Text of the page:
Several frozen chicken products sold at Aldi and other stores are being recalled due to a possible salmonella contamination.
On Monday, the USDA’s Food Safety and Inspection Service issued an announcement saying that Indiana-based Serenade Foods is recalling “approximately 59,251 pounds of frozen, raw, breaded and pre-browned stuffed chicken products” that may be contaminated withsalmonella. The recall names five items under three different brands: Dutch Farms, Milford Valley and Aldi’s Kirkwood brand.
The USDA previously issued a public health alert on June 2, 2021 related to these products.
The recalled items were produced on Feb. 24, 2021 and Feb. 25, 2021 and bear establishment number “P- 2375” inside the USDA mark of inspection. These items were shipped to distributors nationwide and include:
- 5-oz individually plastic-wrapped packages of “Dutch Farms Chicken with Broccoli & Cheese” with lot code BR 1055 and a best-if-used-by date of Feb. 24, 2023
- 5-oz individually plastic-wrapped packages of “Milford Valley Chicken with Broccoli & Cheese” with lot code BR 1055 and a best-if-used-by date of Feb. 24, 2023
- 10-oz box of two individually plastic-wrapped packages of “Milford Valley Chicken Cordon Bleu” with lot code CB 1055 and a best-if-used-by date of Feb. 24, 2023
- 5-oz individually plastic-wrapped packages of “Kirkwood Raw Stuffed Chicken, Broccoli & Cheese” with lot code BR 1055 and a best-if-used-by date of Feb. 24, 2023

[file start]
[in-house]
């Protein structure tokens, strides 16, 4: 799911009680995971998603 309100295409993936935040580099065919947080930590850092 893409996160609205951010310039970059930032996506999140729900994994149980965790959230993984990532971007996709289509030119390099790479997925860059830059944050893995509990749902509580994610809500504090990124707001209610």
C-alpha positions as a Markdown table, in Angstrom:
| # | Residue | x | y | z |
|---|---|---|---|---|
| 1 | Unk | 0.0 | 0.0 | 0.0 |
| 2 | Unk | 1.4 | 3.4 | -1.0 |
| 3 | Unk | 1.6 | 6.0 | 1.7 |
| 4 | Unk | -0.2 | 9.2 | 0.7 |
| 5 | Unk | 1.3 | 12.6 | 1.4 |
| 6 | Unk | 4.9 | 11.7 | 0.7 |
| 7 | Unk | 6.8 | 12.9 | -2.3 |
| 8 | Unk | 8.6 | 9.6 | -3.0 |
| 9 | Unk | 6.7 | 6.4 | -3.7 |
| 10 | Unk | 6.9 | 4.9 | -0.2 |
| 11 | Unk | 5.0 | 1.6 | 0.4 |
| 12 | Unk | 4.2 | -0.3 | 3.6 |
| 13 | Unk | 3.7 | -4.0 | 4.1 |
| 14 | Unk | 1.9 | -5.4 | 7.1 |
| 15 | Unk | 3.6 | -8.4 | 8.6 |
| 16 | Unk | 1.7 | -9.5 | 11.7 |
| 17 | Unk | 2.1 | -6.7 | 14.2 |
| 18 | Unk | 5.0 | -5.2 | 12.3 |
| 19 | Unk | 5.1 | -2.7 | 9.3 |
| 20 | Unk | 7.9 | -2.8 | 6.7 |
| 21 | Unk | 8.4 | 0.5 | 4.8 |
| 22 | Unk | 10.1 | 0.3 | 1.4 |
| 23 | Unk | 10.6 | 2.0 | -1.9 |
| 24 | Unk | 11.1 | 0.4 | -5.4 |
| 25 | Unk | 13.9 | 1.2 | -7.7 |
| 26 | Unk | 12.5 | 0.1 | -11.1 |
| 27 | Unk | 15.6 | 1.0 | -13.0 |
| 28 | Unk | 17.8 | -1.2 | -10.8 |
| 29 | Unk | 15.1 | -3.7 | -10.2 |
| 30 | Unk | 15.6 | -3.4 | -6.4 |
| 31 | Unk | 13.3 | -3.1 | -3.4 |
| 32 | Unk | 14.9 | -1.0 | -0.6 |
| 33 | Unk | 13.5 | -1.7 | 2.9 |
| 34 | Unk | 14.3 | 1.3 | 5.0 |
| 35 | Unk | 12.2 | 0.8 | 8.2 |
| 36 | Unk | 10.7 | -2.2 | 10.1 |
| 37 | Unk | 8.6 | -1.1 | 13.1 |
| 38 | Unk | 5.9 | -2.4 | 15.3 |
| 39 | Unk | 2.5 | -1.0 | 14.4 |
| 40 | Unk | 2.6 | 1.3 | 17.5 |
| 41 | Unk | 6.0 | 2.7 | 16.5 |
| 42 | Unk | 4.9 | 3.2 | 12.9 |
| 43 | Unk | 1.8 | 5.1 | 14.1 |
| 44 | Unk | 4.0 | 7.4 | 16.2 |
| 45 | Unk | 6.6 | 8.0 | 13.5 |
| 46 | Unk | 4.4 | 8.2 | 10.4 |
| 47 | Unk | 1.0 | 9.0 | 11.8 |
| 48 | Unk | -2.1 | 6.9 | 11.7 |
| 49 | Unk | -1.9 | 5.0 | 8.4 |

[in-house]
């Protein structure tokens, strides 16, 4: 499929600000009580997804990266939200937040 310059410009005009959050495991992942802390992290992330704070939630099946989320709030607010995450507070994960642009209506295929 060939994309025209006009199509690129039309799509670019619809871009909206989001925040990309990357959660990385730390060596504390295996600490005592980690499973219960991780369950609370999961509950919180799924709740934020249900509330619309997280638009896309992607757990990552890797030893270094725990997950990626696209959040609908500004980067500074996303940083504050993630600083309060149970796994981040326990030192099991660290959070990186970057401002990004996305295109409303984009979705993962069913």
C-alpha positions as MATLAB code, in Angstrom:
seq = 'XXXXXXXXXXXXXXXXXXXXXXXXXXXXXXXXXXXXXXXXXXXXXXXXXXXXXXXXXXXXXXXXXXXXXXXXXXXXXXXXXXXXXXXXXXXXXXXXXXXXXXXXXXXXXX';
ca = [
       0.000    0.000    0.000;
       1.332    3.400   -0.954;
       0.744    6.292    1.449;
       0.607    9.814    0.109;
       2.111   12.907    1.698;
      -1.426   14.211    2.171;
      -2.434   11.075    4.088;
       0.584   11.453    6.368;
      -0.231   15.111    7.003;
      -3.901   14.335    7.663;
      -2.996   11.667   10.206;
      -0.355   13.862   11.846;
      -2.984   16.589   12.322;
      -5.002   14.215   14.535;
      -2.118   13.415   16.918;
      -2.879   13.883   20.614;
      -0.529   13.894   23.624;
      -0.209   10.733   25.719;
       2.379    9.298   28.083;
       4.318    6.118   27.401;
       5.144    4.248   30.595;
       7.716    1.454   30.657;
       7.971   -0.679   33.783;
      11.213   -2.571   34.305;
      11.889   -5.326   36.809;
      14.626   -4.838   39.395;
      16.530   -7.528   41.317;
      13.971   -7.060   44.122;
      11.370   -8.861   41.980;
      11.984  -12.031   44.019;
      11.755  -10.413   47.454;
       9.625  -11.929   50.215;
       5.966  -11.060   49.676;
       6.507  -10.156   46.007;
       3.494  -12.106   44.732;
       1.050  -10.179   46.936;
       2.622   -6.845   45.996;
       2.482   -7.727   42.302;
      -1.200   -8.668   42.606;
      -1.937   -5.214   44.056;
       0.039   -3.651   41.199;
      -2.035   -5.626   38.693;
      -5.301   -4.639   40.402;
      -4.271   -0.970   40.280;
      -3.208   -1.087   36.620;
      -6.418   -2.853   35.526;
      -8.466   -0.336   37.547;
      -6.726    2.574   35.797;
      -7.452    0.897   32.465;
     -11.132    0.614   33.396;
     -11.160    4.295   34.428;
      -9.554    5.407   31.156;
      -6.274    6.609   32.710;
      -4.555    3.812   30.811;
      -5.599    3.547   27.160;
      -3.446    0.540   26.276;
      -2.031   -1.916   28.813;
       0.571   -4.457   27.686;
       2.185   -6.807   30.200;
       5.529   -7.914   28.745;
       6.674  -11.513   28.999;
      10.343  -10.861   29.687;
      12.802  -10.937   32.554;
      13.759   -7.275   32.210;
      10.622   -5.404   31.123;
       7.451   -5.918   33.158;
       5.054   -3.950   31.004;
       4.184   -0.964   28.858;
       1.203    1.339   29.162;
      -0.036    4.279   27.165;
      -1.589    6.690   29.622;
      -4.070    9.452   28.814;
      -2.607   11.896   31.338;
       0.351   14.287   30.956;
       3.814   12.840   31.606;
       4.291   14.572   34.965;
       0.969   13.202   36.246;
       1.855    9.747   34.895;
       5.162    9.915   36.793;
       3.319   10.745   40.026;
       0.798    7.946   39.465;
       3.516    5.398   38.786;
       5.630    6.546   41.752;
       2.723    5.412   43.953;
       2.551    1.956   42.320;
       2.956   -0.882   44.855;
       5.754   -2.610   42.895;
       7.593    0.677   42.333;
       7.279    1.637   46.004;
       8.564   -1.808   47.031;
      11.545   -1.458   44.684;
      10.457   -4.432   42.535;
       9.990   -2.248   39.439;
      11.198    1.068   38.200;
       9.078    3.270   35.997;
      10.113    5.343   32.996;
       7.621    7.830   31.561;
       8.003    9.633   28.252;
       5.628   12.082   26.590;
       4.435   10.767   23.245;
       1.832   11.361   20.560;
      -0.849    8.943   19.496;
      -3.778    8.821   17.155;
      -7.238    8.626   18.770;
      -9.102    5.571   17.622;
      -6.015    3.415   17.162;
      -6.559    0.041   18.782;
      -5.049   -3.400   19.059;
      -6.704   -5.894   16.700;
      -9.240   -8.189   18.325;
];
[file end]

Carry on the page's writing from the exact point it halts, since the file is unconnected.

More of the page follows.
- 5-oz individually plastic-wrapped packages of “Kirkwood Raw Stuffed Chicken Cordon Bleu” with lot code CB 1056 and a best-if-used-by date of Feb. 25, 2023
Officials said they are investigating a total of 28 salmonella cases across eight different states since late February likely related to the recalled chicken.
“Unopened intact packages of raw, frozen, breaded chicken stuffed with broccoli and cheese were collected from an ill person’s home and tested positive for the outbreak strain of Salmonella Enteritidis,” the announcement said.
Officials said some of confusion likely arose from the fact that the products look ready to eat but are actually raw and need to be cooked in an oven before consumption.
The USDA investigation found some of the sickened consumers said they didn’t follow the cooking instructions on the package — instead choosing to microwave the breaded chicken or cooking it in an air fryer. Others reported undercooking the product or not checking to make sure the internal temperature reached the recommended 165 degrees.
According to officials, consumption of food contaminated with salmonella can cause salmonellosis, one of the most common bacterial foodborne illnesses.
“The most common symptoms of salmonellosis are diarrhea, abdominal cramps, and fever within 12 to 72 hours after eating the contaminated product,” the announcement said. While most people recover without treatment, some people may experience diarrhea so severe that they need to be hospitalized. Older adults, infants, and people with weakened immune systems are more likely to have severe symptoms.
Customers can view the product labels of the items here. If you have any of the products on the list, officials say you should toss them or return them to the store where you originally purchased them.
Samantha Kubota contributed.